Tuesday February 27th, 2024
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25,000 Fragments of Early Islamic Era Artefacts Unearthed in Jeddah

The findings were made as part of the Historic Jeddah Revival Programme, initiated by Crown Prince Mohammed bin Salman.

Scene Now Saudi

An archaeological find in Jeddah has unveiled approximately 25,000 fragments of artefacts dating back to the era of the Islamic caliphates. The Jeddah Historic District Programme, in collaboration with Saudi Arabia's Heritage Commission, announced this significant discovery, which spans the first two centuries of the Islamic Hijri calendar, from the seventh to eighth centuries. The findings were made as part of the ongoing efforts of the Historic Jeddah Revival Programme, initiated by Crown Prince Mohammed bin Salman.

The project, which began in January 2020, conducted extensive exploratory studies and geophysical surveys at four key locations: Othman bin Affan mosque, Al Shona, a segment of the Northern Wall and Al Kidwa. Excavations at Othman bin Affan mosque revealed artefacts from the 7th to 8th centuries, including ebony pillars believed to have originated from Ceylon (now Sri Lanka), showcasing the city's extensive trading connections.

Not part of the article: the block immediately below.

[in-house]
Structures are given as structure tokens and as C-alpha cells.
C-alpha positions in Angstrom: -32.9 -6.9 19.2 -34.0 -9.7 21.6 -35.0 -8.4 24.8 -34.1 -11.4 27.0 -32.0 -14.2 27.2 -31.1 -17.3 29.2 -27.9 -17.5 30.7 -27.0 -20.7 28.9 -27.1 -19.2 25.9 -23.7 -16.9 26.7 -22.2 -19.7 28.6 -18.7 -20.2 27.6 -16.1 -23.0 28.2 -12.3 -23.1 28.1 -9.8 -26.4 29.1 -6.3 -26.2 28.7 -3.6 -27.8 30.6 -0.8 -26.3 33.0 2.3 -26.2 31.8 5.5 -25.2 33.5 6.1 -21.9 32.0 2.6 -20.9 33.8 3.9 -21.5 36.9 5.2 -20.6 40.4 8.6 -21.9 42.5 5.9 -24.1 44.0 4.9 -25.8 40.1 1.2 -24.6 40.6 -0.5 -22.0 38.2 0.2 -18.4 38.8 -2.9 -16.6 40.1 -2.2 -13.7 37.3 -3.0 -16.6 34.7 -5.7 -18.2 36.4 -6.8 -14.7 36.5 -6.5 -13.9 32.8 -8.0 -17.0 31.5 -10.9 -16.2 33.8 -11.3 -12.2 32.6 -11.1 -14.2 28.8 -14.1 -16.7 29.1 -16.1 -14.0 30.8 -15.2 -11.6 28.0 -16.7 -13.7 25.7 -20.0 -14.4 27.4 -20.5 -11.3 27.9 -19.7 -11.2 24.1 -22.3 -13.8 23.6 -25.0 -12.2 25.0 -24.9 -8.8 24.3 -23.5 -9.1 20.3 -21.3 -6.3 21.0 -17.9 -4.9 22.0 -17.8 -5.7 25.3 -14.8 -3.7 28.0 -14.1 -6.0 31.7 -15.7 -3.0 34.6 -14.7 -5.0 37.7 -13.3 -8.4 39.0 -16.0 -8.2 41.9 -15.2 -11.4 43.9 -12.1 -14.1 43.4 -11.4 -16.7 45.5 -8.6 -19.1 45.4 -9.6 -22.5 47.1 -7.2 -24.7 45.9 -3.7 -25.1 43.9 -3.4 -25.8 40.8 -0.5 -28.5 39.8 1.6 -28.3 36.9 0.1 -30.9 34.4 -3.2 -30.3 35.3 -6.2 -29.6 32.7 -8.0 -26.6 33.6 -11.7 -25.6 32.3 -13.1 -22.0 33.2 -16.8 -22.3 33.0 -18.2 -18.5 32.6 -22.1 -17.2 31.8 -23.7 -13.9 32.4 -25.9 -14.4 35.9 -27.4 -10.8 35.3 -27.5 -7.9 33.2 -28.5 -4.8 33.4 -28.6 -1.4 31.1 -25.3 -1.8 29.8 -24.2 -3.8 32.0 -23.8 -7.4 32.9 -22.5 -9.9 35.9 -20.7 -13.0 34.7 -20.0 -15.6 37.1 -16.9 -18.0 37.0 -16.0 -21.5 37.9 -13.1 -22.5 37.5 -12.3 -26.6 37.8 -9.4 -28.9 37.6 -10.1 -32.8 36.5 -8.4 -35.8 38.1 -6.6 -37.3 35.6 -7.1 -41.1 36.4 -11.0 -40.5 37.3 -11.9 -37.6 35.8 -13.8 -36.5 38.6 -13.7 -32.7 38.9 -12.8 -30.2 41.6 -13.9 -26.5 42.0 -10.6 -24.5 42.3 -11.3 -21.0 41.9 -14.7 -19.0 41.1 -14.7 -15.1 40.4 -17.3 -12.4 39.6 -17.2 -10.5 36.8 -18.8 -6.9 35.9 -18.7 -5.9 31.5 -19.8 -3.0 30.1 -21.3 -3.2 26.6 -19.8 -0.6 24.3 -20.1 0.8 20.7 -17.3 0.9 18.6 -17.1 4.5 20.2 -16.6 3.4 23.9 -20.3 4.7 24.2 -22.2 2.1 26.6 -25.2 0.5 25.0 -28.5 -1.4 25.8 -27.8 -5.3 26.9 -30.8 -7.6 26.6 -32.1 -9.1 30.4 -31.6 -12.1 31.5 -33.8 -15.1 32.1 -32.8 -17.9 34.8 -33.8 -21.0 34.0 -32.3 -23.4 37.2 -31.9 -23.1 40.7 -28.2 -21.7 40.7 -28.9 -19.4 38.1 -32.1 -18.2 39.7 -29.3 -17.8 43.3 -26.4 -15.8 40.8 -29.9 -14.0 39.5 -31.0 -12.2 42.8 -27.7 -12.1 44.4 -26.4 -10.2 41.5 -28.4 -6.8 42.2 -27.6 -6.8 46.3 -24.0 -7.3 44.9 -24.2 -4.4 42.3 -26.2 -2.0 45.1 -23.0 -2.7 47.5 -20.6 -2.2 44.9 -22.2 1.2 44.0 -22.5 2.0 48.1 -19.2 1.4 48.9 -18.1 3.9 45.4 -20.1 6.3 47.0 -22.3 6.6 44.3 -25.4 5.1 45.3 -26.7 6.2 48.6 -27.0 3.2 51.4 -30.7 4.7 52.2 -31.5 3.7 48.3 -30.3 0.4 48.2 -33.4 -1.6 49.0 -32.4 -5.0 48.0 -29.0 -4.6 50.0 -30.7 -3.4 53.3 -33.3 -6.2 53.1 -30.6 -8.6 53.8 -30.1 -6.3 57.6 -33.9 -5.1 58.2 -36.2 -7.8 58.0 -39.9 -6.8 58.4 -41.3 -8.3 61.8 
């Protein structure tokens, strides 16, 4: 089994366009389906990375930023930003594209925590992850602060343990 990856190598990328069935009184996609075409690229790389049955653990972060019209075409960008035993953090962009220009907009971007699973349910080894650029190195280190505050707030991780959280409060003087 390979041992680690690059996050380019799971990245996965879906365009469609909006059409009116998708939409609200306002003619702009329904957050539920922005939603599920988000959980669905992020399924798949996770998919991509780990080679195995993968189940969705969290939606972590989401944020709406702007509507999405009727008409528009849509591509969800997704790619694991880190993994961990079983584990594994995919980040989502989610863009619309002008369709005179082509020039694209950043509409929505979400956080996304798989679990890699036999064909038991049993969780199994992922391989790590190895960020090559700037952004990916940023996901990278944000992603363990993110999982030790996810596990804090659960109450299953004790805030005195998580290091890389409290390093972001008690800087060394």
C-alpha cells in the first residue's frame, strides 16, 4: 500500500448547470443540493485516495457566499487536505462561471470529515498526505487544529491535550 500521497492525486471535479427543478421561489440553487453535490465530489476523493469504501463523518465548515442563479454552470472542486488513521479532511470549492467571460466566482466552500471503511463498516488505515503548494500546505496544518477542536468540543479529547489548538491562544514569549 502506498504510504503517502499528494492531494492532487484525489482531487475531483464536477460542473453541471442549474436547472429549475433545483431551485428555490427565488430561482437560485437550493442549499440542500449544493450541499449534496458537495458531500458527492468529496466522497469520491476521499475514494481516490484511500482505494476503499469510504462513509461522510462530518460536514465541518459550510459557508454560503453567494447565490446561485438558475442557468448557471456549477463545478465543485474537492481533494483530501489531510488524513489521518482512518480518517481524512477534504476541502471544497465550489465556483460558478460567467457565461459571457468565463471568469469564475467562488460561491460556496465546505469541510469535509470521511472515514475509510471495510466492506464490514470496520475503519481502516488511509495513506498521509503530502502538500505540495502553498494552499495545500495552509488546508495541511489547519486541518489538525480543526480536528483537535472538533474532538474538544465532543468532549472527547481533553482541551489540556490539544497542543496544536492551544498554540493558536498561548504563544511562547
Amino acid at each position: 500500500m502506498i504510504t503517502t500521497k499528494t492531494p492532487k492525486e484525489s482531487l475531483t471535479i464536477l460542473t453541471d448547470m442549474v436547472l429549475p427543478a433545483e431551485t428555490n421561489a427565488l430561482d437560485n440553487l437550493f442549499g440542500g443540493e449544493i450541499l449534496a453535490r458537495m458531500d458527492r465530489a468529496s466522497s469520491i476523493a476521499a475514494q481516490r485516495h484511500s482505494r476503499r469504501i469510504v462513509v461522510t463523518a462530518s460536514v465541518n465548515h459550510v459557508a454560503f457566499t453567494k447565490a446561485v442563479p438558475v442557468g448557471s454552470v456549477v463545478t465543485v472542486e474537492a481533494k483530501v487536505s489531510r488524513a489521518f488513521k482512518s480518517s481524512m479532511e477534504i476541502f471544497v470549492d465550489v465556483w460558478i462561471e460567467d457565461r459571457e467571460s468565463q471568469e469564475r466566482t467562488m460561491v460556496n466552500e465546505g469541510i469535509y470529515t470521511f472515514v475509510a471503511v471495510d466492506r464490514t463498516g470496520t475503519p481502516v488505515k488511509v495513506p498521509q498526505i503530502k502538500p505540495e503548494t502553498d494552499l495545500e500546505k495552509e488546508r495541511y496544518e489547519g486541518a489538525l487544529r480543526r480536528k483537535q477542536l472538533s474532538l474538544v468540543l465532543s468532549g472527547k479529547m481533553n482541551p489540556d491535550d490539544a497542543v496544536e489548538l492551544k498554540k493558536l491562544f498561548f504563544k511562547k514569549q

The archaeological investigations yielded new findings, including pottery shards, animal bones, shells, building materials, glass artefacts, and metal artefacts, shedding light on the daily life and trade connections of the region during that era. Additionally, the site uncovered a collection of ceramic vessels and fragments, including high-quality porcelain, some of which were traced back to China's Jiangxi province and dated between the 16th and 19th centuries.

Excavations at Al Shona unearthed pottery shards from the 19th to 20th centuries, originating from Europe, Japan, and China, while Al Kidwah revealed parts of the Eastern Moat, likely dating back to the late 18th century. Tombstones made of Mangabi stone, marble, and granite were also discovered throughout historic Jeddah, bearing inscriptions potentially dating back to the second and third centuries.

To ensure accurate identification and dating, wood samples from 52 buildings were sent to international laboratories for analysis. The archaeological studies involved excavations, radiocarbon analysis, soil examinations, geophysical surveys, and scientific scrutiny of the artefacts.


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